Av. Sunday Mass 600-700 600 676 656 497 442
Av Weekday Mass
Easter Duties More than 50% No idea No idea
Congregation Increasing Static Diminishing
Schools No + +
Hospitals + + + see
CWL + + +
Mother Teresa + + +
Legion of Mary + + +
Young Wives + +
Altar Servers +
Folk Group +
CMAC + +
NC + +
Newman + +
Carmelite 3rd + +
Justice & Peace
Journey in Faith
Parish Council + +
RCIA + +
Womens Group +
Reception 6 1 11 3 18 2
First Communion 18 22 12
Youth Groups +
Confirmation 54 54 52 3 28 2
-4 F PARISH CLERGY AND ATTITUDES TO NC
4 F 1 Ths topic is based upon the written representations to the Enquiry from Canon O'Brien,
Canon English and Fr Trafford; it is also intended to cover points of clarification made
at the (public and private) meetings with the Panel - the respective dates for the latter are
24 July, 1 August and 26 July. The Panel wishes to acknowledge the courtesies and
assistance given to us when we visited their parishes. Though realising that an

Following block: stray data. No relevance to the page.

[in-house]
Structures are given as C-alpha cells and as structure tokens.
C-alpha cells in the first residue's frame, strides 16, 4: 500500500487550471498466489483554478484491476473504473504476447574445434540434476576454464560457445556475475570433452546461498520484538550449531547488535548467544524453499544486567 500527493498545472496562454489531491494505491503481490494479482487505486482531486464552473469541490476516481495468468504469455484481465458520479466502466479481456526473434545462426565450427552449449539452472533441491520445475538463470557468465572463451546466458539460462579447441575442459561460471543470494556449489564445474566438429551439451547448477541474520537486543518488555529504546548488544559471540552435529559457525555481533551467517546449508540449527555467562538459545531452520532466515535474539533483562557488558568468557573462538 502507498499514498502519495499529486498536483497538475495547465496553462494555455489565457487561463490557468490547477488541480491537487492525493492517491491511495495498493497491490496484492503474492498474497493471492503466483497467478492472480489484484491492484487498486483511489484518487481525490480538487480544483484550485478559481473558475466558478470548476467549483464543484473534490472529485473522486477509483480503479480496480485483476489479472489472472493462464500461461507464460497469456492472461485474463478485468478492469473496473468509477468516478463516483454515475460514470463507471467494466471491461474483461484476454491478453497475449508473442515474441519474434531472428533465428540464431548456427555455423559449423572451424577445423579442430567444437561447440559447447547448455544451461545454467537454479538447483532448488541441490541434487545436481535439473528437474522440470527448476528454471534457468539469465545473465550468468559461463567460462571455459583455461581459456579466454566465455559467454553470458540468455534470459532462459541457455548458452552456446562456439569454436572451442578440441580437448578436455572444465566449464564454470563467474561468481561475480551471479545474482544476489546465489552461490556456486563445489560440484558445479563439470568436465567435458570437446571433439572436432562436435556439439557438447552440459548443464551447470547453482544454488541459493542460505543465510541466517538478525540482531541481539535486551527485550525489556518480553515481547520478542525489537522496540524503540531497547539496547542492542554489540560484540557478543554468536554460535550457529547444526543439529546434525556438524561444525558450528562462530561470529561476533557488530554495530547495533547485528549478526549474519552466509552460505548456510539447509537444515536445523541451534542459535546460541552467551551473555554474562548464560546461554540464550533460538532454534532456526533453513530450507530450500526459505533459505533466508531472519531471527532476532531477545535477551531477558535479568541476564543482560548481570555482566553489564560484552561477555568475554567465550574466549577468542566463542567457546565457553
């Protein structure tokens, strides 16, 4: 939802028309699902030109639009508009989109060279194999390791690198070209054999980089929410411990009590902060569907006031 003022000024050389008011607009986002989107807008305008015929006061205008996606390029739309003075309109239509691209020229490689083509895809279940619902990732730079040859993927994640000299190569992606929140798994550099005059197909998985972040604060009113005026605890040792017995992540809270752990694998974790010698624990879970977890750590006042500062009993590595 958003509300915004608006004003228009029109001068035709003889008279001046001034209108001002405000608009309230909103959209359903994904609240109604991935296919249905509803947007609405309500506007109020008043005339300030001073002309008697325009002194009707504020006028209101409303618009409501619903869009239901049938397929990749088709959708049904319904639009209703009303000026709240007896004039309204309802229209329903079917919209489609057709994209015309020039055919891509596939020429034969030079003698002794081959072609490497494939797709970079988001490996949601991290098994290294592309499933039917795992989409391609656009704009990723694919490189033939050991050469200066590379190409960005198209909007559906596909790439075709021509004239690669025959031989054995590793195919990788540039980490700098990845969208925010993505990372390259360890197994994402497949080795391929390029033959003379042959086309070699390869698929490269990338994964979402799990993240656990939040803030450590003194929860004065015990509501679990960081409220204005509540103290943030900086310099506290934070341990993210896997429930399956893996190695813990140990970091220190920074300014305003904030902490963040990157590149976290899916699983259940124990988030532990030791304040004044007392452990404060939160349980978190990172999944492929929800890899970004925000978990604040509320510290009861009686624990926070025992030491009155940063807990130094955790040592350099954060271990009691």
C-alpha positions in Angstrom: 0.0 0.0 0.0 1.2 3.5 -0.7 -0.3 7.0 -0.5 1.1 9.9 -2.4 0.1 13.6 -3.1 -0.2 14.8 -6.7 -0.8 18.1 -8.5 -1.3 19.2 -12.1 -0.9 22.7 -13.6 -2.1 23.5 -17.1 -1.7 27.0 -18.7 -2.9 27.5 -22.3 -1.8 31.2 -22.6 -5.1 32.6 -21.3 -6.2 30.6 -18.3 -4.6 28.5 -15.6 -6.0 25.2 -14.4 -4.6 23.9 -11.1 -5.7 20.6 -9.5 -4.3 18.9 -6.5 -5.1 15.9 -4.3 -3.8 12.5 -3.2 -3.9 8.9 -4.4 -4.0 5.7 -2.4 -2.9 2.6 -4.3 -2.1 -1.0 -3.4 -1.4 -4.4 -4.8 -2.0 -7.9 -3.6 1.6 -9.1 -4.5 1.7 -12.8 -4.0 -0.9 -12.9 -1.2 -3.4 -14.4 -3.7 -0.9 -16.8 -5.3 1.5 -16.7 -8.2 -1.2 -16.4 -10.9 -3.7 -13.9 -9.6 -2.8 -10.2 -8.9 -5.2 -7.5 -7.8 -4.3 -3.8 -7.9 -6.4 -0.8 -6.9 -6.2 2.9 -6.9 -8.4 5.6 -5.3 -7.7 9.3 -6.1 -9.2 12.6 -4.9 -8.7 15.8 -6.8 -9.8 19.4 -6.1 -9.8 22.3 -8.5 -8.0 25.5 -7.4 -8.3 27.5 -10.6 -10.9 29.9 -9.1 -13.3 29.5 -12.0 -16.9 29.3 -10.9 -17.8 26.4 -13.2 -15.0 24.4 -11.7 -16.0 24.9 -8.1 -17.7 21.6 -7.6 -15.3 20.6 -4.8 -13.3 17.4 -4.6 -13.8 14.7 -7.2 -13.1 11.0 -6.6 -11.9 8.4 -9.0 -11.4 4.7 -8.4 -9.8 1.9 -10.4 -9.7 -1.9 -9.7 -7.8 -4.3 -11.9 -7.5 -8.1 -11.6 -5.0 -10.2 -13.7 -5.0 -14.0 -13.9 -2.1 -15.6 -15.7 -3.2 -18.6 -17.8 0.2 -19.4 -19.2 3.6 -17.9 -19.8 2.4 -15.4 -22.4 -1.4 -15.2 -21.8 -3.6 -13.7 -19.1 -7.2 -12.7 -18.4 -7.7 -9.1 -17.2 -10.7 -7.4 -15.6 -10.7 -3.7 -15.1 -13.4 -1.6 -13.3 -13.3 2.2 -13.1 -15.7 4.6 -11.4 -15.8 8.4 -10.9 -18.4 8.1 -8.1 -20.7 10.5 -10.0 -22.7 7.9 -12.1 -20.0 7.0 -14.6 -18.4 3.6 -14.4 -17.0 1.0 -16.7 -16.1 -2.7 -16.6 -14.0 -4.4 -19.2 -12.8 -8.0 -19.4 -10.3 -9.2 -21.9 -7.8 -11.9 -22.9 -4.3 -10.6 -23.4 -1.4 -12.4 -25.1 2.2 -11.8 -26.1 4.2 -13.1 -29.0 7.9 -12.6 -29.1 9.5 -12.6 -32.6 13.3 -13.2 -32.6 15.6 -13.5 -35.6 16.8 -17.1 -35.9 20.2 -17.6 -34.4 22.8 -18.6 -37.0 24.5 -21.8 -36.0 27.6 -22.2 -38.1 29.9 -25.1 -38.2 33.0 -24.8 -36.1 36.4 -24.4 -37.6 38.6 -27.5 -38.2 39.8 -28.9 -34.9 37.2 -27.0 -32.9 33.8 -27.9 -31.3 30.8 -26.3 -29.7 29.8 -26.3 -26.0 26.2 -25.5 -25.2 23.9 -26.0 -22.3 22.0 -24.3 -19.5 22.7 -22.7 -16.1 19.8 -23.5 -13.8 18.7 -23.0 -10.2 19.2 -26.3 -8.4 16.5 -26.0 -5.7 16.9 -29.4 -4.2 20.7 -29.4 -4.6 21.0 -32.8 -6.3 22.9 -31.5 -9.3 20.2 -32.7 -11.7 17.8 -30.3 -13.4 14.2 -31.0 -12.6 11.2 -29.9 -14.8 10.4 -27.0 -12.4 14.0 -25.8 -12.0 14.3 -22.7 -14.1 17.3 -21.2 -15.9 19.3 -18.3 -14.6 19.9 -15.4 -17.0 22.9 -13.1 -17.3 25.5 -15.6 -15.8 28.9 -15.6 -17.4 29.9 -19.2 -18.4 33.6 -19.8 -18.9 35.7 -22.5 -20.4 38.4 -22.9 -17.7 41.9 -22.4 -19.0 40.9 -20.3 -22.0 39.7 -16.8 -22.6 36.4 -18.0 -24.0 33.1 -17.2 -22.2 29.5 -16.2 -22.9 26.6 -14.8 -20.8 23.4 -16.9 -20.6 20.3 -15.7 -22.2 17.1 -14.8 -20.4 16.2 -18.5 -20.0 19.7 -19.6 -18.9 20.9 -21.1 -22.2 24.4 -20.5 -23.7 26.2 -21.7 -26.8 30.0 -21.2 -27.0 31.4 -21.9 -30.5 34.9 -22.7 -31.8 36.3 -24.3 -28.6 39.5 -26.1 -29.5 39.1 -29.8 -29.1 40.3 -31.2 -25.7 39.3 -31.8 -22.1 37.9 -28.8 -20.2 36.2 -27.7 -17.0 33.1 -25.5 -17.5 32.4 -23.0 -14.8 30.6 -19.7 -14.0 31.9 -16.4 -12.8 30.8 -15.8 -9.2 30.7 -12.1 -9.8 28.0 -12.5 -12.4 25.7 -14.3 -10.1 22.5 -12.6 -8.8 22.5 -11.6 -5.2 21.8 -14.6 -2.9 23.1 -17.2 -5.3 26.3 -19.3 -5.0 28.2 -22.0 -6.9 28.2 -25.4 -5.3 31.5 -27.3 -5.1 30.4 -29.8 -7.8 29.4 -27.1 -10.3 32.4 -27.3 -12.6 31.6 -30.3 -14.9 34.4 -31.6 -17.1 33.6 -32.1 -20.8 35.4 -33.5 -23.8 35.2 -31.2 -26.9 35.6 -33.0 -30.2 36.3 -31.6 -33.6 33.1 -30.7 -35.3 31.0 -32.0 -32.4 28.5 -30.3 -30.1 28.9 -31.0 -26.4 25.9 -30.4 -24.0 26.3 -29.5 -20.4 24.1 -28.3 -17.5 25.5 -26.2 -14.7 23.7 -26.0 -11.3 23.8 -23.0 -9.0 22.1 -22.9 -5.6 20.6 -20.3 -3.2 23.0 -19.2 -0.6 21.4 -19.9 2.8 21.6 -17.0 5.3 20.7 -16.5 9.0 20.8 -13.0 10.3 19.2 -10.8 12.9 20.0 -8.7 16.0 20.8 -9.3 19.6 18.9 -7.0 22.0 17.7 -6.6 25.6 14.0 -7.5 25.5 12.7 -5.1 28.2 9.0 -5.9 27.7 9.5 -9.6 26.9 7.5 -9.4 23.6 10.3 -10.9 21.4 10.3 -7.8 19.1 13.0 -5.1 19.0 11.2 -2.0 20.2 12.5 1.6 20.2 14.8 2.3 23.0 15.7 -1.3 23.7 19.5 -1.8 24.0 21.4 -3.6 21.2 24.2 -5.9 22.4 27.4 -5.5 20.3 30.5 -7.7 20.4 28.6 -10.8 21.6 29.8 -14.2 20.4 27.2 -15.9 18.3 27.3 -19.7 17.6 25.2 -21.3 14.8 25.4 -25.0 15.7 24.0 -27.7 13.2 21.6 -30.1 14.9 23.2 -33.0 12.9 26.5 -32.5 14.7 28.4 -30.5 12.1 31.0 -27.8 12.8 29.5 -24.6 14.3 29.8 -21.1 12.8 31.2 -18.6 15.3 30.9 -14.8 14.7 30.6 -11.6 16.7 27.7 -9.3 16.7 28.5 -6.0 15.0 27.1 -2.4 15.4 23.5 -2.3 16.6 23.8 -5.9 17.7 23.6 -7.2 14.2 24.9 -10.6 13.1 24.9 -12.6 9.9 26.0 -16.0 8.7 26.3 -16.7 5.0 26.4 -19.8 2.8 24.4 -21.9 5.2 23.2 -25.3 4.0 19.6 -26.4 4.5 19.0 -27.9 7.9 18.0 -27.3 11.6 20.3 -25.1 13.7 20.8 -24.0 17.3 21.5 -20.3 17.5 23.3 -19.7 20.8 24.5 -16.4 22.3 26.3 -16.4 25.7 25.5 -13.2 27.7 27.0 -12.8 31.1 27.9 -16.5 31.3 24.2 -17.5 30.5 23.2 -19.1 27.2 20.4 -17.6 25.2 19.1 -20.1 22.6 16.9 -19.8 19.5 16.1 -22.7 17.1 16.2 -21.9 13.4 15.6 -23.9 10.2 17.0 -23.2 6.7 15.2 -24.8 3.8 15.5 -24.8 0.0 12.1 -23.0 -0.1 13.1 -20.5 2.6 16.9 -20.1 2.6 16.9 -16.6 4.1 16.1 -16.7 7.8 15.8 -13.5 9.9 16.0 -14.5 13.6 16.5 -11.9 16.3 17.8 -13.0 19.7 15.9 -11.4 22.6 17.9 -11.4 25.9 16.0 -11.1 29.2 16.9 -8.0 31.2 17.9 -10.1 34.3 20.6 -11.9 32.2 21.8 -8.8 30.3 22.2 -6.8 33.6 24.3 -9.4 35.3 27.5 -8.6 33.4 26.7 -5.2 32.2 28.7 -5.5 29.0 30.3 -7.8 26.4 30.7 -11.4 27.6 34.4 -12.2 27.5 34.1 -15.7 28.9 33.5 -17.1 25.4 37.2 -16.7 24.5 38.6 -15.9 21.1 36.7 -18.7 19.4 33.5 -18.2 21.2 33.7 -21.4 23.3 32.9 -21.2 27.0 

introductory paragraph for each might not be necessary, we do so to indicate an
understanding about their priestly ministry.
4 F 2 Canon O'Brien: He was ordained in 1946, celebrating his Golden Jubilee this year. Bishop Alexander presided at the celebration Mass at St Nicholas of Tolentino; the church was flill. The Panel attended. He became a Canon of the Clifton Diocese in September 1986 and is a former Dean of the Bristol East Deanery. For the past 16 years, he has been a NC explaining in the representation that: "The NC is one ofthe many ways ofpersonal renewal that have arisen within the Church since the Vatican Council." The Panel is grateful for an acknowledgement that the NC Way is one of a number of ways for personal renewal.
4 F 3 He explains that after appointment as PP of St Gregory's in Salisbury (March 1966), more than thirty (charismatic) prayer groups were established in different parts of that Parish. Looking for something more radical and after studying 'Marriage Encounter,' he perceived this to be a source of renewal for the Church at its base and subsequent experience showed this apostolate to have an impact on the Parish. Couples either were not interested or were unmarried at St Nicholas Parish; in fact, eleven marriages were convalidated in one year by him. Realising that 'Marriage Encounter' was not appropriate, he explains how he was introduced to the NC in 1980 following the NC Itinerant visit in the autumn of 1979.